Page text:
– The North would like sanctions lifted and normalization, but the costs are also too high: Denuclearization is the clear price for an entry into world politics as a (somewhat) normal state. The United Nations Security Council has voted for sanctions, and even China and the dovish South Korean left support the North’s denuclearization. Given that the Pyongyang elite can push the costs of sanctions off onto the population – the people who run North Korea can still access the luxury goods of the global economy through smuggling – it too has chosen to adjust.
It is not clear what Biden can do to alter these deep-seated structures behind the grim, long-standing status quo. Trump tried all sorts of antics and gimmicks, only to drop North Korea as an irresolvable issue. His predecessor Obama tried a deal in 2012 which fell apart almost immediately. The South Korean left, now in power, has tried relentlessly for years to pull North Korea out its shell, only to regularly receive Pyongyang’s abuse.
So Biden will likely give North Korea a ‘college try’ – he will put out diplomatic feelers, consult with allies, go slow on the rhetoric – but it is unlikely he would make the huge concessions the North would demand for denuclearization. And there will be many other pressing issues. So the status quo stalemate is likely return, and that will be good enough for Biden.Robert E Kelly
Department of Political Science & Diplomacy
Pusan National University
This is a re-post of an essay I just wrote for The National Interest. I discuss the recent announcement at the 8th Workers Party to Congress to significantly modernize and expand the North’s nuclear and missile arsenal.
A lot was announced, but my inclination is to agree with Ankit Panda that the development of battlefield nuclear weapons is the most important announcement. I noted this in my comments to Ankit on Twitter: “These strike me as a battlefield leveler for NK’s military which is technologically far behind. Also South Korea is really dense in just a few places/cities, and it has a few highly vulnerable critical junctures, like the highway Route 1 running through the mountains or Busan port. Battlefield nukes would be ideal for disrupting these junctures.”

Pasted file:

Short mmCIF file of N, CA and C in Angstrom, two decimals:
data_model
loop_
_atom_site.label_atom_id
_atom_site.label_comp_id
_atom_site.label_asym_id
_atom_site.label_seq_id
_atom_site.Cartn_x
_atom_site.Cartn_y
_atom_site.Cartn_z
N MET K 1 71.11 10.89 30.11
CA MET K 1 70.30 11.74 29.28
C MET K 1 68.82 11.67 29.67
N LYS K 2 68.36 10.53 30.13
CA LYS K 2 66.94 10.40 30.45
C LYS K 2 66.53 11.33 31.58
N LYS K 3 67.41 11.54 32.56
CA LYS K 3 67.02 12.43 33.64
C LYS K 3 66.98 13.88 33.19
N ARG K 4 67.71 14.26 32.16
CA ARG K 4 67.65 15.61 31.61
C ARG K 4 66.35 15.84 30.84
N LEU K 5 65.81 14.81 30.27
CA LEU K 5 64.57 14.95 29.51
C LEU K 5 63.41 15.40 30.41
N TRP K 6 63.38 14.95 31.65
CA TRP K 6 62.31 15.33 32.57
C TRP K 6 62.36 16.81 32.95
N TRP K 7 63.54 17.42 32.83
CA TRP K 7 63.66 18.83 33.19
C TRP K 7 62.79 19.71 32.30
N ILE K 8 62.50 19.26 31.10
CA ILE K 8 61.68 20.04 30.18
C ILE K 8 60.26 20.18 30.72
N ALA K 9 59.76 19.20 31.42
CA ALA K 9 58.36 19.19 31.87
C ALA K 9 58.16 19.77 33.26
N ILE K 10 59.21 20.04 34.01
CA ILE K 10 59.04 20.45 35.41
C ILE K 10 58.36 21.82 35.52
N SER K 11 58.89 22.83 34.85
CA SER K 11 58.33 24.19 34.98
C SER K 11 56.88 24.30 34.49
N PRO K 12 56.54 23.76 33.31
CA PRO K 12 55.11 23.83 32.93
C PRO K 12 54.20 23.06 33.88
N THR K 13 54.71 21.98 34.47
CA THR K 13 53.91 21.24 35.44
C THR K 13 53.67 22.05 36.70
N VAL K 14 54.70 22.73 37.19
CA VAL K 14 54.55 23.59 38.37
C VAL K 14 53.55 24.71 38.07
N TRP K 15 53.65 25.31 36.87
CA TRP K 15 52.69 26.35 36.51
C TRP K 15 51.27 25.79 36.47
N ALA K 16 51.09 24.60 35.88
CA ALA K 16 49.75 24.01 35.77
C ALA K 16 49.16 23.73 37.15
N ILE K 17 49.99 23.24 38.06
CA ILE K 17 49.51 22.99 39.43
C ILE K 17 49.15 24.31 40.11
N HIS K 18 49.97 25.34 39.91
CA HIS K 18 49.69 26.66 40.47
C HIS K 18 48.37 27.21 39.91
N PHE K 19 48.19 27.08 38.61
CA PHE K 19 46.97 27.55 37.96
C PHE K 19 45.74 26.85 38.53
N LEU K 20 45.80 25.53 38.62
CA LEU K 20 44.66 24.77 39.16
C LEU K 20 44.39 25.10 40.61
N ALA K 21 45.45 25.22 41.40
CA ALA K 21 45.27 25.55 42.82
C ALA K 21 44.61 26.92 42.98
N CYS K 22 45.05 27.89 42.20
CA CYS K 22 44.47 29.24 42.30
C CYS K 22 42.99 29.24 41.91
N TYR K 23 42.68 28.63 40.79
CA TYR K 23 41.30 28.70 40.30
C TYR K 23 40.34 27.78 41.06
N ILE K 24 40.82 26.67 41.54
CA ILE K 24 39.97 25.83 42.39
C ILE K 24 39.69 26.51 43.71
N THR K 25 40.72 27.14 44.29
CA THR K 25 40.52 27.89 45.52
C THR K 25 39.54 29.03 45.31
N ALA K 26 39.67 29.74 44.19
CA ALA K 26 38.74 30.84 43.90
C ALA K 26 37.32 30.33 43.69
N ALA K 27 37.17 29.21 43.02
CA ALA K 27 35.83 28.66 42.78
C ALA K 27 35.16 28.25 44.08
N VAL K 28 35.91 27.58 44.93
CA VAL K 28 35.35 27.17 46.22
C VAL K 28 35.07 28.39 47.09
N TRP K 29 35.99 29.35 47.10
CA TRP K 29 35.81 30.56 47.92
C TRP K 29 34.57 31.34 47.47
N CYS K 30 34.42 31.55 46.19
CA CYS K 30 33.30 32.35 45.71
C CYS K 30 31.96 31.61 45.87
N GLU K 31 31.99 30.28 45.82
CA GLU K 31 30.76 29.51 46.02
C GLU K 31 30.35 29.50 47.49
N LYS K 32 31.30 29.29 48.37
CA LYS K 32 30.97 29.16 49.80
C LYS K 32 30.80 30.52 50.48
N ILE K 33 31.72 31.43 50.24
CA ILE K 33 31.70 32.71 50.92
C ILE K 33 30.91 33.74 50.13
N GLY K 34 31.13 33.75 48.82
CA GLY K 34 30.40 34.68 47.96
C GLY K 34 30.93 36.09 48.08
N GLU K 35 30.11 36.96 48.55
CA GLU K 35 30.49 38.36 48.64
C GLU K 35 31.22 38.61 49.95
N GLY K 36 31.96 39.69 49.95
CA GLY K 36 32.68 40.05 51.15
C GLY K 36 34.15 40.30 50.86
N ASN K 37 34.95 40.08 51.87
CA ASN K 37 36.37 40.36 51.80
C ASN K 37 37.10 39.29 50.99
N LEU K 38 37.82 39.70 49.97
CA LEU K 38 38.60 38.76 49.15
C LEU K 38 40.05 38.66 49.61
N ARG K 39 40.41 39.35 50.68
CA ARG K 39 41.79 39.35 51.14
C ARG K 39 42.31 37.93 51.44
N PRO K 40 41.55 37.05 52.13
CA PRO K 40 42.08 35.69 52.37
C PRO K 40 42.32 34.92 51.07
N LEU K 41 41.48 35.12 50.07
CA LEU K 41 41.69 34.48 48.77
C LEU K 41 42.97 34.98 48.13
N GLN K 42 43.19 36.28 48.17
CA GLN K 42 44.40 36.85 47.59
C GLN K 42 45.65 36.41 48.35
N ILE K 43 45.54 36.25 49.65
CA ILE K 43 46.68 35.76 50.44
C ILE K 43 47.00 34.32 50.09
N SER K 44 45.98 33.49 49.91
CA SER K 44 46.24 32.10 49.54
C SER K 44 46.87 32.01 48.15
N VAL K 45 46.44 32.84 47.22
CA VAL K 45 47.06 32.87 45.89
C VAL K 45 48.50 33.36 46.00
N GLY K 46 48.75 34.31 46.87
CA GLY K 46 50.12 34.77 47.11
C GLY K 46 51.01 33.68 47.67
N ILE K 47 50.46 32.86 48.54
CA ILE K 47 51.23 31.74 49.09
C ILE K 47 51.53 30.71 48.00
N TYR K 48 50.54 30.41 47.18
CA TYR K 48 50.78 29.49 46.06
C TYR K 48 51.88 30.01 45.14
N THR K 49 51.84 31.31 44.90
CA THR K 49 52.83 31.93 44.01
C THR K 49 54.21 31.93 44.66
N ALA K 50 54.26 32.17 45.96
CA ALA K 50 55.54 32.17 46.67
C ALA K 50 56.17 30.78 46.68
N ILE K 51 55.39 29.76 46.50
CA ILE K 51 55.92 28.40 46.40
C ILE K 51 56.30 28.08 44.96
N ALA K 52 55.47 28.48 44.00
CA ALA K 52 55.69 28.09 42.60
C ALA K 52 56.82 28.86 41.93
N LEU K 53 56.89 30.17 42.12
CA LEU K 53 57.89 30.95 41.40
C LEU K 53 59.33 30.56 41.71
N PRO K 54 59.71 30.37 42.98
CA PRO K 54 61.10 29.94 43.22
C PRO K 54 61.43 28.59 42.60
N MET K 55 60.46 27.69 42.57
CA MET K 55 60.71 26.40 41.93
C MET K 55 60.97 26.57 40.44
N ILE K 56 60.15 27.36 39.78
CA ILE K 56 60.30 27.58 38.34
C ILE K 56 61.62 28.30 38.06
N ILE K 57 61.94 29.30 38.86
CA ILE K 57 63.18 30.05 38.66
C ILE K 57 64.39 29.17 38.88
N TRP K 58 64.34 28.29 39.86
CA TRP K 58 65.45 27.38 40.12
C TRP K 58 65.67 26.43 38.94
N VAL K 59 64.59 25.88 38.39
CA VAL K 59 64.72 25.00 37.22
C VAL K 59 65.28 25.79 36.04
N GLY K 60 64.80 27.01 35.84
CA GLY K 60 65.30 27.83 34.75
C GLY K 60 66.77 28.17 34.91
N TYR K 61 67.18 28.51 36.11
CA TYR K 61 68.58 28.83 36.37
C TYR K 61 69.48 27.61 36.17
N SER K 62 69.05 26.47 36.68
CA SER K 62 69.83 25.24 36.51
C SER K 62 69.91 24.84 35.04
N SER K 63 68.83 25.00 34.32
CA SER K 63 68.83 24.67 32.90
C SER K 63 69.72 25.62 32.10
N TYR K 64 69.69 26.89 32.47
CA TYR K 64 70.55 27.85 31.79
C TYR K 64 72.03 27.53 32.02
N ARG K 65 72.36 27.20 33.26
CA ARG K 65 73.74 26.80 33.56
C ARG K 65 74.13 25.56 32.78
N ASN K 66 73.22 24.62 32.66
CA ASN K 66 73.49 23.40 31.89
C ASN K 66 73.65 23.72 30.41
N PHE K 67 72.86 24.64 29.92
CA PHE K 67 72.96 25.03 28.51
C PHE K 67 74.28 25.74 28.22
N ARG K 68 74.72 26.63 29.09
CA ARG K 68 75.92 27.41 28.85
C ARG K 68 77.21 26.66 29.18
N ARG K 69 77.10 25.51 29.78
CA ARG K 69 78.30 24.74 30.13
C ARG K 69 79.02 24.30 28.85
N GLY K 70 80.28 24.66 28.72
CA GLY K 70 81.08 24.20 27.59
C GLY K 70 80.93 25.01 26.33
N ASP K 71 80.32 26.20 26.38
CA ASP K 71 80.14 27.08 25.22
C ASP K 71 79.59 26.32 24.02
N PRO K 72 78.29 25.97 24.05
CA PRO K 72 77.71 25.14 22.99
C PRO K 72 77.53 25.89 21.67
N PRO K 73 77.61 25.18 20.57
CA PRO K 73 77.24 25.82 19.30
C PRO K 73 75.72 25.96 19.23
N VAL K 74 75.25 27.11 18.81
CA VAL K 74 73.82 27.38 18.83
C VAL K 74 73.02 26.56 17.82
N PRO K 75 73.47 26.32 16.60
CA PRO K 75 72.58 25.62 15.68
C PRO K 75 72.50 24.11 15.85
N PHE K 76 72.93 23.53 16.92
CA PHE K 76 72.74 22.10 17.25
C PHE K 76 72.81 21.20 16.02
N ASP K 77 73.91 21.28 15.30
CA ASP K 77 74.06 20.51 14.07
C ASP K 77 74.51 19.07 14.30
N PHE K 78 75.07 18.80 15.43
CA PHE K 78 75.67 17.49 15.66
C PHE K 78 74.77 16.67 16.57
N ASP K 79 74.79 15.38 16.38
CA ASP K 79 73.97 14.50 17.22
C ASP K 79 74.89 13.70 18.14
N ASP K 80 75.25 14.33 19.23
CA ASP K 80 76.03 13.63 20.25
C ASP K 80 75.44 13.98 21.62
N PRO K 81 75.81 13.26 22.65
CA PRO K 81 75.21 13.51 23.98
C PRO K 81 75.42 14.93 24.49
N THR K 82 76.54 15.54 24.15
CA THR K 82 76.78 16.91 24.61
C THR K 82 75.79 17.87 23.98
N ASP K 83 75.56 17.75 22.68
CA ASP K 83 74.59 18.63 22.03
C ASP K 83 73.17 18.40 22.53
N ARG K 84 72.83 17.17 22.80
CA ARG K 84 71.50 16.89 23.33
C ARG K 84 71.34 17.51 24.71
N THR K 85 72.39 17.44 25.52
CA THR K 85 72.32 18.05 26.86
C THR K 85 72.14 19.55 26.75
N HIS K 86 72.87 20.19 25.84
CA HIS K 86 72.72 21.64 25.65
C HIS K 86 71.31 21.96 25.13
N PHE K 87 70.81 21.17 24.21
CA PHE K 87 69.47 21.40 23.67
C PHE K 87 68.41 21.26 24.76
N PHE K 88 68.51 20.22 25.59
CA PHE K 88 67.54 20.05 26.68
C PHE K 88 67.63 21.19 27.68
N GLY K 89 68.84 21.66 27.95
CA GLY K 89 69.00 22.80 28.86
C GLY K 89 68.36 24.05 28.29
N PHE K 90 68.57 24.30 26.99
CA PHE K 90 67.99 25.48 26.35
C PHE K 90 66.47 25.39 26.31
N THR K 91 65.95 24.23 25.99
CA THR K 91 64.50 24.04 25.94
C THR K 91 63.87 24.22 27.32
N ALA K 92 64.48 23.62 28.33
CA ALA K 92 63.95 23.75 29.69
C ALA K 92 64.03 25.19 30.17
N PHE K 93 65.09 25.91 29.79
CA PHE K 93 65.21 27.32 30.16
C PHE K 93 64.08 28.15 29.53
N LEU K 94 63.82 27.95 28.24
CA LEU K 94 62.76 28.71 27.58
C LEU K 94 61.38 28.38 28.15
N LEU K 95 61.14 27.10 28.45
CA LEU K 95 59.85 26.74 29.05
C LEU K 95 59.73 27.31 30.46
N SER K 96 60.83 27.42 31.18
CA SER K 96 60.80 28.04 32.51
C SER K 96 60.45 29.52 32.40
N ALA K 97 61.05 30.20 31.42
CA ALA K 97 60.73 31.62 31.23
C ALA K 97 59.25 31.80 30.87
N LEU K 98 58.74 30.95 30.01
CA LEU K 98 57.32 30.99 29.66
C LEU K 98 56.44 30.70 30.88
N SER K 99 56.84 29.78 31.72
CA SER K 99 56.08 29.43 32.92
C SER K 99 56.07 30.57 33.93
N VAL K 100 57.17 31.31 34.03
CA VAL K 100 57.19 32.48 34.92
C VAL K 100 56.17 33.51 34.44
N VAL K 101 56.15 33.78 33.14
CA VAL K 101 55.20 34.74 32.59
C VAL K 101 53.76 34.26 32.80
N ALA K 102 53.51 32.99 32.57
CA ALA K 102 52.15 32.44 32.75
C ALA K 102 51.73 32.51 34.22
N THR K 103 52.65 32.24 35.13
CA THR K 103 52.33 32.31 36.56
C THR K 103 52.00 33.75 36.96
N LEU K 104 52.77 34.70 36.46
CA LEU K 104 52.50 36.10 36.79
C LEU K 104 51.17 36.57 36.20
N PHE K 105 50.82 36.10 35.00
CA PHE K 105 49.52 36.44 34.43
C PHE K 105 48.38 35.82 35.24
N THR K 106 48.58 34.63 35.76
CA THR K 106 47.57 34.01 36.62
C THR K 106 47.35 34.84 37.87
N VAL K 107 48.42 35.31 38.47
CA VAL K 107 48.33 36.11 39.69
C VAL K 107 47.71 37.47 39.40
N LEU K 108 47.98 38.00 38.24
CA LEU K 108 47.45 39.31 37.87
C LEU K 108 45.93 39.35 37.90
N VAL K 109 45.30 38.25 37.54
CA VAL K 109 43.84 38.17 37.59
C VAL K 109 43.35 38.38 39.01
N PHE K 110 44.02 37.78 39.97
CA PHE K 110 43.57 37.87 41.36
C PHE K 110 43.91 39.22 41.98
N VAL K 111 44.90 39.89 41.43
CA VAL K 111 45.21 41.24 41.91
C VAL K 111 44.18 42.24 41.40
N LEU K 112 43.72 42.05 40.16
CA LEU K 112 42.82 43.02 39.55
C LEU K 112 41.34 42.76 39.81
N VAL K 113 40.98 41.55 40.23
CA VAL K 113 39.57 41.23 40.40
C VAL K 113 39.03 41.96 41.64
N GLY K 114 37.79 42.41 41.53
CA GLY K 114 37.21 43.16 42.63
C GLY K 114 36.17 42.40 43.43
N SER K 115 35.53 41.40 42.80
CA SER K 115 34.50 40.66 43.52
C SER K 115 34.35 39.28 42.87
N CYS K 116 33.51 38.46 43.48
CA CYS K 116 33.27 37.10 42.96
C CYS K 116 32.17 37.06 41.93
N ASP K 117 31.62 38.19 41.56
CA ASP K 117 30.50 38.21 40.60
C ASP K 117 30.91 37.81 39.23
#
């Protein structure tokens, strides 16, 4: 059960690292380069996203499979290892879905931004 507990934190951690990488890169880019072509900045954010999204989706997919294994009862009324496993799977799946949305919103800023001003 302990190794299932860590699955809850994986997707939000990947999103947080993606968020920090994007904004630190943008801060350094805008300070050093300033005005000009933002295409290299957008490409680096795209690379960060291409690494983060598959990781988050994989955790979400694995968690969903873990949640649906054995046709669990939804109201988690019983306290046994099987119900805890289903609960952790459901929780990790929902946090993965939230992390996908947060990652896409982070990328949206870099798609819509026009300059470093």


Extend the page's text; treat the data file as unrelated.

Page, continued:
The full essay follows the jump:
North Korea recently convened the Eighth Congress of its ruling Workers Party. These are, of course, highly scripted affairs, but for outsiders, they offer one of the few windows into North Korean policy-making which we have. The speeches and reports released provide at least a general sense of where the North Korean elite sees the country’s economic development and foreign relations especially.
Much of this year’s focus on has been the proposed major expansion of North Korea’s nuclear capabilities. Updates and improvements include longer-range missiles, hypersonic missiles, and smaller, tactical nuclear warheads to supplement the larger weapons which provide the bulk on North Korean deterrence against the US and other foreign opponents. (For fuller technical details on the modernization, try here.) The political backdrop of justification is America’s unchanging ‘hostile policy.’